Key Meeting Between Tesla & ERCOT Shows Tesla Has Been Working Hard Trying To Convince Texas To Allow VPPs

In March, there were four meetings in which Tesla defined clumping, Frank’s favorite part, as well as two telemetry signal approaches. Following that were weekly meetings around the demo results with the last demo result being April 15, 2022. On April 9, Tesla and ERCOT revisited clumping and the two telemetry signals approach.

This tells me and anyone paying close attention that Tesla has been quietly working with ERCOT to help the Texas grid for quite some time. This, I think, is a good thing, especially for Texas.

Tesla Seeks To Register The First ALR In ERCOT

According to the documents, Tesla wants to register the first ALR in ERCOT and participate in services that are currently unavailable. These services include non-spin and sCED load reduction dispatch. Tesla wants to do this with the full value of grid services that injecting devices can provide in an ALR.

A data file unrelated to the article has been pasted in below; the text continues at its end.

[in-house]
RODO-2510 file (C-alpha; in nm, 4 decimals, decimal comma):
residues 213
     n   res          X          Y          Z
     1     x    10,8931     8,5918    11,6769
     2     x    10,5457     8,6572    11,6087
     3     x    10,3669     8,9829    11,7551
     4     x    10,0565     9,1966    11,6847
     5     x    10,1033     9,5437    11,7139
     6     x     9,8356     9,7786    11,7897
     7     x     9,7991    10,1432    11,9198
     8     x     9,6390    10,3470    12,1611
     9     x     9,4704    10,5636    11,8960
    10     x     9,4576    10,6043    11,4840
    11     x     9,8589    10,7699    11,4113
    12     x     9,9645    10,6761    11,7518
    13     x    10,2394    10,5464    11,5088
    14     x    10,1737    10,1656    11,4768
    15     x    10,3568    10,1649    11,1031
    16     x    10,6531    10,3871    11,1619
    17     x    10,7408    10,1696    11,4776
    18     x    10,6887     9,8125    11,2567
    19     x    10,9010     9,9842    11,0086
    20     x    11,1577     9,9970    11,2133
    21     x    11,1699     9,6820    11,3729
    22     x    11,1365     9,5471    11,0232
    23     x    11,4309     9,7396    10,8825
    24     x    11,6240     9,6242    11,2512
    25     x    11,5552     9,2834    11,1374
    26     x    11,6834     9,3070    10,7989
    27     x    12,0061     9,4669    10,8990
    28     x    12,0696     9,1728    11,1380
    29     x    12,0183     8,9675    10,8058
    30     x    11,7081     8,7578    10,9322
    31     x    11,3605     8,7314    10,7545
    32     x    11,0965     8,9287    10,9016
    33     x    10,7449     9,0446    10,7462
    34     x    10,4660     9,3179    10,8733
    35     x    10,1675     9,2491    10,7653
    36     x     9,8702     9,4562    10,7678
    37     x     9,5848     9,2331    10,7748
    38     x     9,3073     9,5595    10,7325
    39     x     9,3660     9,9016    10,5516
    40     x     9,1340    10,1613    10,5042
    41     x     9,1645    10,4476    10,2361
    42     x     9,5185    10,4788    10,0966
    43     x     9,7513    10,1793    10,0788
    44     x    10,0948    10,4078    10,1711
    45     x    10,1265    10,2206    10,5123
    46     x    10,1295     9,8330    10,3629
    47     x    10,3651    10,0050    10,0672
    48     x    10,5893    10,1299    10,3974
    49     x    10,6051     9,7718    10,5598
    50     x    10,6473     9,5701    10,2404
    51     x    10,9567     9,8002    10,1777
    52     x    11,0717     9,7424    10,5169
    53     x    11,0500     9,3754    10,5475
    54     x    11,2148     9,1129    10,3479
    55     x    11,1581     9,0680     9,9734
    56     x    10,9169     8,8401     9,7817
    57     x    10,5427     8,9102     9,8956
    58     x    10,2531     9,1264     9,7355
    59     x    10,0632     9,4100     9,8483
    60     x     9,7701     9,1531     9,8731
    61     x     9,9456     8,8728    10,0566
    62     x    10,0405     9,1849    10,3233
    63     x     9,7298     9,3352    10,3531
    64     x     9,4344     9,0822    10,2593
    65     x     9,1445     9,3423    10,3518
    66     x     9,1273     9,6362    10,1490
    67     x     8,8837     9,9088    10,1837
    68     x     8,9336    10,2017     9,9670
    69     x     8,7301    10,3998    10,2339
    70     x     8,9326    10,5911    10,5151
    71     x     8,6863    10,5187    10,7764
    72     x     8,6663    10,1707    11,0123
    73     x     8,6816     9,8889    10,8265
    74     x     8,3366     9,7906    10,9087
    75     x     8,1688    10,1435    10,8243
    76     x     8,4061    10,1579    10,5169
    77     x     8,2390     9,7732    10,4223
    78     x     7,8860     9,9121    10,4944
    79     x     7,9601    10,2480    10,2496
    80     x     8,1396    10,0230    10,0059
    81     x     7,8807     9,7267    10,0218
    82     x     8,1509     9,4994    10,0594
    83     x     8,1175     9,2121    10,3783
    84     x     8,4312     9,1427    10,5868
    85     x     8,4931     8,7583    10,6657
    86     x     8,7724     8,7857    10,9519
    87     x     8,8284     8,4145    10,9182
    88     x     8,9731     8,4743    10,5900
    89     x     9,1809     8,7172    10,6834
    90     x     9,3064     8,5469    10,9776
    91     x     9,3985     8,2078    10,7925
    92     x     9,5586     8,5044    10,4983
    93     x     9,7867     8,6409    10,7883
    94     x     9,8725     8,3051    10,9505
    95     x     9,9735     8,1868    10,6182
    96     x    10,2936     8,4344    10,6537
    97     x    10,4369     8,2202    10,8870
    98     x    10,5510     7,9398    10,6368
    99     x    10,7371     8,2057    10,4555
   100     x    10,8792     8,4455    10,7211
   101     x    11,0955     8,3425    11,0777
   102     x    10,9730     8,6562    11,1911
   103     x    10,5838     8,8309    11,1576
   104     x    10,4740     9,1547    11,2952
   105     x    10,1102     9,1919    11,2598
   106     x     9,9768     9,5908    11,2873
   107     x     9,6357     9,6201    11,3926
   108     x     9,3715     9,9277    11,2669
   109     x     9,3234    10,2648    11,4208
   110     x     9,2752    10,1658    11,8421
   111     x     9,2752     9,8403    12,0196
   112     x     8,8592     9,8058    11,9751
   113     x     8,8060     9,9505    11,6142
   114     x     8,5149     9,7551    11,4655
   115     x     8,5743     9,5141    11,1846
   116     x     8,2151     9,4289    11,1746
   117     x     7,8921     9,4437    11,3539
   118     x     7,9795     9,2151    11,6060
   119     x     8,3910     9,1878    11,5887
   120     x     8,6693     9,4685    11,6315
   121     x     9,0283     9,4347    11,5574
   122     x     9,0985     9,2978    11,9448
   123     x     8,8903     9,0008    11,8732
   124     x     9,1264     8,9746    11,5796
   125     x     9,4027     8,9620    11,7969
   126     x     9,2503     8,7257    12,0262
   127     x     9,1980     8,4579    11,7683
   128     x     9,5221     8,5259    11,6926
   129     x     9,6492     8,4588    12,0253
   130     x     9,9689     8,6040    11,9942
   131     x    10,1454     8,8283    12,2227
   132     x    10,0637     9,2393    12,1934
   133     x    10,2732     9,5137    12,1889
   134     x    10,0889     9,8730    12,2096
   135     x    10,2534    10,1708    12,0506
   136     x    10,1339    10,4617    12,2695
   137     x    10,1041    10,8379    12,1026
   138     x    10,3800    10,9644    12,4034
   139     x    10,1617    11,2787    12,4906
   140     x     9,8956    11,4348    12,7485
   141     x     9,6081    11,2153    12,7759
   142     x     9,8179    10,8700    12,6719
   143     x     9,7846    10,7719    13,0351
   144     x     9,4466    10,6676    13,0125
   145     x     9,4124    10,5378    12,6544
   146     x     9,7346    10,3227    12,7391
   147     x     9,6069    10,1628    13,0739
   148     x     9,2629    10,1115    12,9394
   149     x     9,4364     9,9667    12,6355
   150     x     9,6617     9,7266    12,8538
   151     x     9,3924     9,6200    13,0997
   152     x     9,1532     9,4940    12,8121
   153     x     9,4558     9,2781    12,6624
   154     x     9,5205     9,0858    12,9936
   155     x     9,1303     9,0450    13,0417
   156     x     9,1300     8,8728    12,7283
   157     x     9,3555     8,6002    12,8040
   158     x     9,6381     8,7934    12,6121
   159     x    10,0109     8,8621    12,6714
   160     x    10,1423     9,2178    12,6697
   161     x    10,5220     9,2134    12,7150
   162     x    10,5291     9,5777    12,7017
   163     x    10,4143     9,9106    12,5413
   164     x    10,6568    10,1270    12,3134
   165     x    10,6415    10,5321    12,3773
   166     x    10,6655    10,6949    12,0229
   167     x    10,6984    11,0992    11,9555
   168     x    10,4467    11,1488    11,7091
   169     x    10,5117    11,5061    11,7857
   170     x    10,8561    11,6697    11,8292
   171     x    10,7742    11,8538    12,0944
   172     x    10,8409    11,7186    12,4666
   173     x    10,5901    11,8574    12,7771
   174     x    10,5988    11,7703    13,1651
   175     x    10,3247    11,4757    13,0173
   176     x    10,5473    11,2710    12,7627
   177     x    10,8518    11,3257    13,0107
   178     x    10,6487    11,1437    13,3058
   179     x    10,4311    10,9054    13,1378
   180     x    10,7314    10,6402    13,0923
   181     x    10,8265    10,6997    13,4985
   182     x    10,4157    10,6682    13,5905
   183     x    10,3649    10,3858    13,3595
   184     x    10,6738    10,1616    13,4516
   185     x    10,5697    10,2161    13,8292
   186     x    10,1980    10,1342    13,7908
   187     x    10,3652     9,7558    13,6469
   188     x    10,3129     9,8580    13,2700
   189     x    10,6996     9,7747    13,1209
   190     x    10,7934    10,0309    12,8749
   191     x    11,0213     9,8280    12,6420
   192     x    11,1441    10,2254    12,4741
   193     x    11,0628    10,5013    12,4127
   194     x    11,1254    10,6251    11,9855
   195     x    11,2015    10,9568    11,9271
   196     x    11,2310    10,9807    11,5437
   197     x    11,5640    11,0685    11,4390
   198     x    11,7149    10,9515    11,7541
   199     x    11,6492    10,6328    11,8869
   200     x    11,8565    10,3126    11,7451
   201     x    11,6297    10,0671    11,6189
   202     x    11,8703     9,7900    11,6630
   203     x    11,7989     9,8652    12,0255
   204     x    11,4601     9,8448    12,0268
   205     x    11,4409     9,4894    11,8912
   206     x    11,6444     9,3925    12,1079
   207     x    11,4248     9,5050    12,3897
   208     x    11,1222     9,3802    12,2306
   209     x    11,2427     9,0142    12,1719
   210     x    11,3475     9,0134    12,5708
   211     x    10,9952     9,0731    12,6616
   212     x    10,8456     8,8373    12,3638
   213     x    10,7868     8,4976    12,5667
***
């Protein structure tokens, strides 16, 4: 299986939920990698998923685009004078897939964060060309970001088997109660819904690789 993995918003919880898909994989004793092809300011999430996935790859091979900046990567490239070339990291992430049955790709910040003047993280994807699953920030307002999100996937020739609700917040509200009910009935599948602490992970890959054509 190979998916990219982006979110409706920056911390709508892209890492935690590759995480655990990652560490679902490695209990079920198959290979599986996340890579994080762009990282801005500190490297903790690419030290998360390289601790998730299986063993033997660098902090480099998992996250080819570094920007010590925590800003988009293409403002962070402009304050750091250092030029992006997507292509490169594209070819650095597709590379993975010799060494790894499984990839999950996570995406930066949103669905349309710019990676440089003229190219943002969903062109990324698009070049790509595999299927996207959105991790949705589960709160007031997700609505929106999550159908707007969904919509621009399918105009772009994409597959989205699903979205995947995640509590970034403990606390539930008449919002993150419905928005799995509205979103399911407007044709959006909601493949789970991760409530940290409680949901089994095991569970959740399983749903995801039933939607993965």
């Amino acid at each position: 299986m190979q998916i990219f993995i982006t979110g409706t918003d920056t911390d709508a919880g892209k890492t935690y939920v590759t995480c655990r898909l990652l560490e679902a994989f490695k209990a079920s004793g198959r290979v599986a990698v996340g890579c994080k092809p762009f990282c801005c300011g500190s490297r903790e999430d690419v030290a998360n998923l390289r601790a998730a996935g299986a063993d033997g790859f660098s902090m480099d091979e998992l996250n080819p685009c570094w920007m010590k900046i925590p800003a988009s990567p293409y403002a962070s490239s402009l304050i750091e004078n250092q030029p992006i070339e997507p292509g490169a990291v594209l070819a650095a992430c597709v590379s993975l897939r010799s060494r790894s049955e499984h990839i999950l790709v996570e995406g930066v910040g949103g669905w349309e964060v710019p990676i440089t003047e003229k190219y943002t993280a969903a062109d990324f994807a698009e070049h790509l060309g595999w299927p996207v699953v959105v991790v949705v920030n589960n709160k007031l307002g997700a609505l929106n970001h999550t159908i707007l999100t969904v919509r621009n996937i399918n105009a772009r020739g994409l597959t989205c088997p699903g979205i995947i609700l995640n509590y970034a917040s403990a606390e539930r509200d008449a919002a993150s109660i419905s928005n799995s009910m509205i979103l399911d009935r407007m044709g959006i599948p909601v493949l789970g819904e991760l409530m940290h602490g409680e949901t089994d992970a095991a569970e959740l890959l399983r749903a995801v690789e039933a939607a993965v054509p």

Tesla said that it will lead efforts to modify the utility’s ALR Policy Other Binding Document to make it fit with practical operational, registration, and qualification issues. It clarified that ERCOT can exchange two telemetry points with an aggregation-qualified scheduling entity (QSE).

Tesla ERCOT Demo Tests

Tesla’s first demo looked at the comparison of battery and premise-level telemetry. Below is a chart showing the initial conditions, test steps, data collected, and pass criteria.

Table courtesy of Tesla

This first test results show that VPPs work beautifully in Texas. According to the results, the load decreased during the evening while in the morning it decreased while exporting to the grid. And during the daytime, the exporting of energy to the grid only increased. Tesla explained further:

“Discharging from the customer’s battery using a step function can clearly be identified in the premise-level data.

“At different times of day, premise-level data will look differently, depending on the current load:

1. Evening time: during the evening peak, user load is typically high, and discharging the battery will show up as a decrease in premise-level load.

2. Morning time: during the night/morning time, user load is typically lower, and discharging the battery will both decrease load, and export energy to the grid.

3. Daytime: during the daytime, solar is exporting to the grid, and discharging the battery will increase the export.”

You can view the full demo, test results, and all of Tesla’s comments here.